Abortion in Literature.
One in a continuing series.
How writers talk about the emotional aftermath of abortion in fiction illuminates an aspect of abortion that many people feel deeply uncomfortable discussing outside of fiction.
Today's fictional abortion occurs in The Kalahari Typing School for Men, Book Four of a wildly popular series that started with The No. 1 Ladies' Detective Agency.
These novels by Alexander McCall Smith feature Precious Ramotswe. Precious is a traditionally-built woman who in her late 30s opens a private detective agency in Gabarone, the capital city of Botswana.
The central plot in The Kalahari Typing School for Men concerns a middle-aged man, Mr Molefelo, and his search for personal redemption.
Mr. Molefelo has prospered in his business and his marriage. However, his conscience troubles him over events that occurred many years ago. Unable to live with himself, he approaches Mma Ramotswa. He wants her to locate the people he wronged in the hope that some restitution or reconciliation can occur.
When Molefelo was in college, he dated a nursing student.
Then, Mma, I have to tell you, we were so friendly, that she found out she was expecting a baby. I was the father, she said. I did not know what to say about this. I think that I just looked at her when she told me. I was shocked, I think, because I was just a student and I could not be a father to a baby just yet.
He sees his girlfriend the next day and "asked her whether she was still expecting a baby." After a day or two of this,
My girlfriend was now becoming angry with me. The next time I saw her, she shouted at me and told me that I had let her down. She said that because of me, she would have to try to get rid of the baby before it was born.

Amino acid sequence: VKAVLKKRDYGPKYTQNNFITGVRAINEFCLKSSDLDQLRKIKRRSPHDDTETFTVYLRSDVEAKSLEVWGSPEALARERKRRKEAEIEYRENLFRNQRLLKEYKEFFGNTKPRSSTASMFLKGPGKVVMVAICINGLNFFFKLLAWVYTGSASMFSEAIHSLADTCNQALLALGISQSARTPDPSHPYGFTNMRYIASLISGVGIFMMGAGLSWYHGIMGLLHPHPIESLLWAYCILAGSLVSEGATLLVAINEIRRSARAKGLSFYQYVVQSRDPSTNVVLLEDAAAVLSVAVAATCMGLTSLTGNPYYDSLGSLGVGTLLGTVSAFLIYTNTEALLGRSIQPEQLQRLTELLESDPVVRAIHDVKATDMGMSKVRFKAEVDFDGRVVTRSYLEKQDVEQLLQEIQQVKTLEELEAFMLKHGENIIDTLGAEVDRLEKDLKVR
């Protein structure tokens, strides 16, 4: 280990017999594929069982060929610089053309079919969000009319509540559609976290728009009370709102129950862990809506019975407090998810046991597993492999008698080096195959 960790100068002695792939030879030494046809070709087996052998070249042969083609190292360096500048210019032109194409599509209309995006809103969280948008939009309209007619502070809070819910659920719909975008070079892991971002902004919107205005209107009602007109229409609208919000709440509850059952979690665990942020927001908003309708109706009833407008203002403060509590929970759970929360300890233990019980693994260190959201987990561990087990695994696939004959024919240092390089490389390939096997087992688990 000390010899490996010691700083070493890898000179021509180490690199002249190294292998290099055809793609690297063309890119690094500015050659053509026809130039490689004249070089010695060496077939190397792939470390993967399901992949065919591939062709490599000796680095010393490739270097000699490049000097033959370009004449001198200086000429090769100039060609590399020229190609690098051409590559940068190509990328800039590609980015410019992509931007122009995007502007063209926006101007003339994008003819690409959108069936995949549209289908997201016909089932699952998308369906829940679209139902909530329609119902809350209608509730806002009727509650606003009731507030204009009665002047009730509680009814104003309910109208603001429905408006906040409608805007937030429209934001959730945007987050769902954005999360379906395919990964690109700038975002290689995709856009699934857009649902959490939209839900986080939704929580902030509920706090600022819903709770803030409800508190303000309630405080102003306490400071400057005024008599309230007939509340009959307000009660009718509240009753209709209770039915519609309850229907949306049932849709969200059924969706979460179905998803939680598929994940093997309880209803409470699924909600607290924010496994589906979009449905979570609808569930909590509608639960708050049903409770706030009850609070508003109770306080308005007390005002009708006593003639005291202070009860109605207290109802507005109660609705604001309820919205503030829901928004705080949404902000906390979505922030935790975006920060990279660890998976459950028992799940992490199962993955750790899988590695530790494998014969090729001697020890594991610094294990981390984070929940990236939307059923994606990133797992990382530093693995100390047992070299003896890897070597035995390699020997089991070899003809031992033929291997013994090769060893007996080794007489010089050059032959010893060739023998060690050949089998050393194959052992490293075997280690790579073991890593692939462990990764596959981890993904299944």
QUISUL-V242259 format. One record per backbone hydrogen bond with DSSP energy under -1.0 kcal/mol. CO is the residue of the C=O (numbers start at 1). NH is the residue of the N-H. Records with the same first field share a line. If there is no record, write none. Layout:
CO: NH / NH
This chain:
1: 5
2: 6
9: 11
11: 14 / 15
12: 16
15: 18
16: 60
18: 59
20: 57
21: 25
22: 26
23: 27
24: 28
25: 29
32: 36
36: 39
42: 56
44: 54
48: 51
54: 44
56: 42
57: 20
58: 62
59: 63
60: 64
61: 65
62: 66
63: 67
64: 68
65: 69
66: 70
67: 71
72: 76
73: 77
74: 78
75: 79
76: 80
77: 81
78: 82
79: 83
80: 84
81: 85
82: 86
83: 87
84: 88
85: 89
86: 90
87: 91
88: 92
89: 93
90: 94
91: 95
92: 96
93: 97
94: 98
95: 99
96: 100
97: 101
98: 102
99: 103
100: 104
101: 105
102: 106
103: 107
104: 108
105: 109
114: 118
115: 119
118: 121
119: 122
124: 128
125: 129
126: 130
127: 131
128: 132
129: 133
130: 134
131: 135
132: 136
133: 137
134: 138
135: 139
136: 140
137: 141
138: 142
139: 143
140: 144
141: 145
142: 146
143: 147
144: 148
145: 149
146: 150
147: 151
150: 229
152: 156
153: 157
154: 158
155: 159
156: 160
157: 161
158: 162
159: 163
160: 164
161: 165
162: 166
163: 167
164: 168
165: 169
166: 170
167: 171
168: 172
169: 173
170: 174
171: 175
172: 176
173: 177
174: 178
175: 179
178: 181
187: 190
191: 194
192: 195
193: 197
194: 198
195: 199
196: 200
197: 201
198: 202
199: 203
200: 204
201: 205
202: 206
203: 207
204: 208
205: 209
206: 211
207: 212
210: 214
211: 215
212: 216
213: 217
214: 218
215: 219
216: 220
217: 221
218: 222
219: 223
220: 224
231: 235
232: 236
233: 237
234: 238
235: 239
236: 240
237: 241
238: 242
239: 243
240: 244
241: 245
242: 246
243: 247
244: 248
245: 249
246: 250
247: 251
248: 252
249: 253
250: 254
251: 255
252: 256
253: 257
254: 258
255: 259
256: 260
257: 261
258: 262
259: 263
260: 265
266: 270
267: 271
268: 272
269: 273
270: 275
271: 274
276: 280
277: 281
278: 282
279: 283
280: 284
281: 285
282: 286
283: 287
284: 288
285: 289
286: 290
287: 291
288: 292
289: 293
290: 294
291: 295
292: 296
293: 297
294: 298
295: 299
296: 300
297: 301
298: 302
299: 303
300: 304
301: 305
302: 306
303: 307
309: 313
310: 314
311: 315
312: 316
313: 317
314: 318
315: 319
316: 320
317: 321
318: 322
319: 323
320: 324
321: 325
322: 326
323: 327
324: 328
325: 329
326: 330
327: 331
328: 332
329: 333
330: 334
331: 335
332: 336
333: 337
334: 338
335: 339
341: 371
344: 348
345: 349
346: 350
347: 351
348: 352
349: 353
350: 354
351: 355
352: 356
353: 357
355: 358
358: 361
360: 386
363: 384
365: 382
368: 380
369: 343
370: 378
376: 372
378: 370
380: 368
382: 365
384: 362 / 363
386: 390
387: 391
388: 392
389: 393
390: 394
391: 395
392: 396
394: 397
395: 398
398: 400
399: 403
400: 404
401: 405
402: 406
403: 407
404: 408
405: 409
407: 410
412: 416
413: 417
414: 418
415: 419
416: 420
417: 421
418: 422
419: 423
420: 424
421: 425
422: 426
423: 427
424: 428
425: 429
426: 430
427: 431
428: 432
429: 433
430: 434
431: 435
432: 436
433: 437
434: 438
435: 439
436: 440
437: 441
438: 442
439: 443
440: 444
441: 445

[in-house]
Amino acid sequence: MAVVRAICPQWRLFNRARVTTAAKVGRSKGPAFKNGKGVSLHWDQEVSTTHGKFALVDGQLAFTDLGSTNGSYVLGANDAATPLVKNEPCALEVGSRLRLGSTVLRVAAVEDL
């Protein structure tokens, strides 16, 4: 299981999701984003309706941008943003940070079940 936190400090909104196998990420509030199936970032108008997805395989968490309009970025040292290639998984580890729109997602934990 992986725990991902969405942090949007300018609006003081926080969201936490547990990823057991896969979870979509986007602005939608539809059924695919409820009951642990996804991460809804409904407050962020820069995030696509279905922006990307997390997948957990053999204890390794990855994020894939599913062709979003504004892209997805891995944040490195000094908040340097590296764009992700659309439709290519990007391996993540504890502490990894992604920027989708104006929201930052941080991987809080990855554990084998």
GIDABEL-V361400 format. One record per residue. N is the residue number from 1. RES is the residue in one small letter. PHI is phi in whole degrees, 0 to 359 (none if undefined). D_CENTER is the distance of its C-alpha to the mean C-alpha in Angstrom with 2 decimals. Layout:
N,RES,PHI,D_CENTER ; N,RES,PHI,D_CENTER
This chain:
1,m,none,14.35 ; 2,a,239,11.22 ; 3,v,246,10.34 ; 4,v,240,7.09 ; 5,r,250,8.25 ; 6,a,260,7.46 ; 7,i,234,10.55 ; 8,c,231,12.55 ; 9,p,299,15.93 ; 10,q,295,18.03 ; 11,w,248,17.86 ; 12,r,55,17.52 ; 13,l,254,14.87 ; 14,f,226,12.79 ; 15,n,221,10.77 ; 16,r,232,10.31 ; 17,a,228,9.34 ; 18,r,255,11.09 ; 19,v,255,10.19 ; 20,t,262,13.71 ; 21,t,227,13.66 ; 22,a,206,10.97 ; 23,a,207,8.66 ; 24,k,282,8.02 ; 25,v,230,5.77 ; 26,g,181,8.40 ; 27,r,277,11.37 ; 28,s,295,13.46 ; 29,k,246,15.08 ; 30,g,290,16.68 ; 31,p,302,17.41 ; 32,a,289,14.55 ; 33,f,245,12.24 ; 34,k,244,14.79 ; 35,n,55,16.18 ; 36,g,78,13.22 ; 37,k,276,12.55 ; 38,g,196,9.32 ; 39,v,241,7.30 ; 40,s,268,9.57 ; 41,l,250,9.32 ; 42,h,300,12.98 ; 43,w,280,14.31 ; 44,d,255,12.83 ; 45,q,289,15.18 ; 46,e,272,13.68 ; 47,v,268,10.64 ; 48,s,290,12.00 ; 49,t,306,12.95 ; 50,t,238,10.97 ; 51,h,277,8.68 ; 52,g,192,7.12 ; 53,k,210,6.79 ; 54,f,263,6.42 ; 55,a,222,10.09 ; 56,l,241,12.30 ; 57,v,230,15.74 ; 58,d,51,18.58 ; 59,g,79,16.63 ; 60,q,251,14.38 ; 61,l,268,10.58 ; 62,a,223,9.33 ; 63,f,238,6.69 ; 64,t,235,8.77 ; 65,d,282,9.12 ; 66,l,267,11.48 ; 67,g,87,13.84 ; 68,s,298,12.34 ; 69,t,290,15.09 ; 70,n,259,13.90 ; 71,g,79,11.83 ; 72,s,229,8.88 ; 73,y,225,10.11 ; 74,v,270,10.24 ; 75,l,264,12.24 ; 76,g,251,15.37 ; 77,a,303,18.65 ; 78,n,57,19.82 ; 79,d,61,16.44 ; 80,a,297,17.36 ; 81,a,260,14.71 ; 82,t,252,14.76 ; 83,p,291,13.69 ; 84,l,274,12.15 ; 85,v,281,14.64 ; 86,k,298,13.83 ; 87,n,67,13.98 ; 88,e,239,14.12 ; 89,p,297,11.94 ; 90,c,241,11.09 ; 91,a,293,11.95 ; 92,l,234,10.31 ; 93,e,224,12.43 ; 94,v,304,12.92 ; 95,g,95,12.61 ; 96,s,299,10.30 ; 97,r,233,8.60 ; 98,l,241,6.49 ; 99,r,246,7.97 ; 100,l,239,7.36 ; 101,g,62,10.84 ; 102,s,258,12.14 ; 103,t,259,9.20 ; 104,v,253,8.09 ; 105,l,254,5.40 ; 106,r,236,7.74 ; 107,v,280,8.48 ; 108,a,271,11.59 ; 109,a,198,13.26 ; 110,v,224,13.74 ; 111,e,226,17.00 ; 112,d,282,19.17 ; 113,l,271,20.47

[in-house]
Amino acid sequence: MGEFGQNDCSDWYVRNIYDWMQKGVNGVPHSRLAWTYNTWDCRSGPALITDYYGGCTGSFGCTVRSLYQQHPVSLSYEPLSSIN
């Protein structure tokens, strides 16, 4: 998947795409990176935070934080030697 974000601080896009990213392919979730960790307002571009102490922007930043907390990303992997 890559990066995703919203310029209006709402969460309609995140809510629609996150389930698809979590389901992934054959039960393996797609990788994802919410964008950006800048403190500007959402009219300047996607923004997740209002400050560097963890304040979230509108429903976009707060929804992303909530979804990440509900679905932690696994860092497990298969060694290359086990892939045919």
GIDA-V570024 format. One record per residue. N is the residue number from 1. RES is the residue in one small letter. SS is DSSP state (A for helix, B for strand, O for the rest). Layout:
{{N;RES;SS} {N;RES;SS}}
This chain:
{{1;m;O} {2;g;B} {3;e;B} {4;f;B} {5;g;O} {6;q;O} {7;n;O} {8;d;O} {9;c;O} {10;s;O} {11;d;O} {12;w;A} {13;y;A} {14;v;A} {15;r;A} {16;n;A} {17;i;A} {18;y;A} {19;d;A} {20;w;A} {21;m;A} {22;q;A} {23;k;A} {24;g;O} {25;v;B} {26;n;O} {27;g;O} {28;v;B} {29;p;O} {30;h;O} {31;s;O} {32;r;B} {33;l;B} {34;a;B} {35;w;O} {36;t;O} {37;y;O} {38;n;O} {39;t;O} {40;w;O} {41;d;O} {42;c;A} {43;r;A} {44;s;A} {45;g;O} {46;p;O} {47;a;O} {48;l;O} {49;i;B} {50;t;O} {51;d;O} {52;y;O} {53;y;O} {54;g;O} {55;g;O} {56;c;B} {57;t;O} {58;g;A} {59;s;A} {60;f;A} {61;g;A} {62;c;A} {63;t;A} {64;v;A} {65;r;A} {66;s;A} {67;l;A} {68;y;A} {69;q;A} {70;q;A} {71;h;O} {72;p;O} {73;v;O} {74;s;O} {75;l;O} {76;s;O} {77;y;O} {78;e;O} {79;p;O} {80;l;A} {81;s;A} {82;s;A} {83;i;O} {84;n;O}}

The young Molefolo steals a radio from his landlord to raise money to pay for the abortion.
I gave the money to my girlfriend that night, and she just cried and cried when she took it from me. She said, though, that she would see me that weekend, after she had been out to Old Naledi to have the baby got rid of. I said that I would see her, but I am sorry to say, Mma, that I did not. We used to meet outside a cafe in the African Mall. She would wait for me, and then we would go for a walk together and look at shops. She was waiting for me as normal but I stood under a tree, some distance away, and watched. I did not have the courage to go up to her and tell her that I no longer wanted to see her.
She sent a letter to me through one of the other boys..she said that I should not send her away after everything that had happened. She said that she was crying for the baby.
After Mr. Molefelo tells his story, Precious Ramotswe says:
"That cannot have been easy to say. You have been very brave. Most people never tell these stories about themselves. Most people make themselves sound better than they really are.
Mma Ramotswe expresses confusion about Mr. Molefelo's expectations of her:
"I can't bring back that baby...I can't prevent the sadness which that girl felt...Do you think that money can change things? Do you think that just by giving somebody money, you can undo what you did?
Molefelo clarifies that he hopes Precious Ramotswe will find the girl, meet with her, and see if she is willing to accept an apology. He also asks Mma Ramotswe if she will come with him when he apologizes:
"Of course I'll come with you. I will come with you and I will be saying to myself: This is a brave man. Only a brave man can look at his past wrongs and then face up to them like this.
Precious Ramotswe eventually finds the girl, now middle-aged and married with five children. As Mma Ramotswe reports to Mr. Molefelo:
"She said that she did not train as a nurse after all. She was very upset when you made her deal with the baby in that way. She said that she cried and cried, and for many months she had bad dreams about what she had done."
"That was my fault," said Mr. Molefelo. "My fault."
"Yes it was," said Mma Ramotswe.
Mma Ramotswe also passes on this message,
"She said that you must not worry. She said that her life had turned out well and she bore you no ill will. She said that she hoped that you had been happy too."
Mma Ramotswe then reaches an agreement with Mr. Molefelo that as partial restitution for his wrongdoing, he will pay the nursing school tuition for the oldest daughter of his former girlfriend. However, some negotation occurs.
Mr. Molefelo was silent. "The fees are high," he said. "That costs a lot of money."
Mma Ramotswe looks at him, meeting his gaze. "I do not think that you can make up for things cheaply, Rra. Do you?"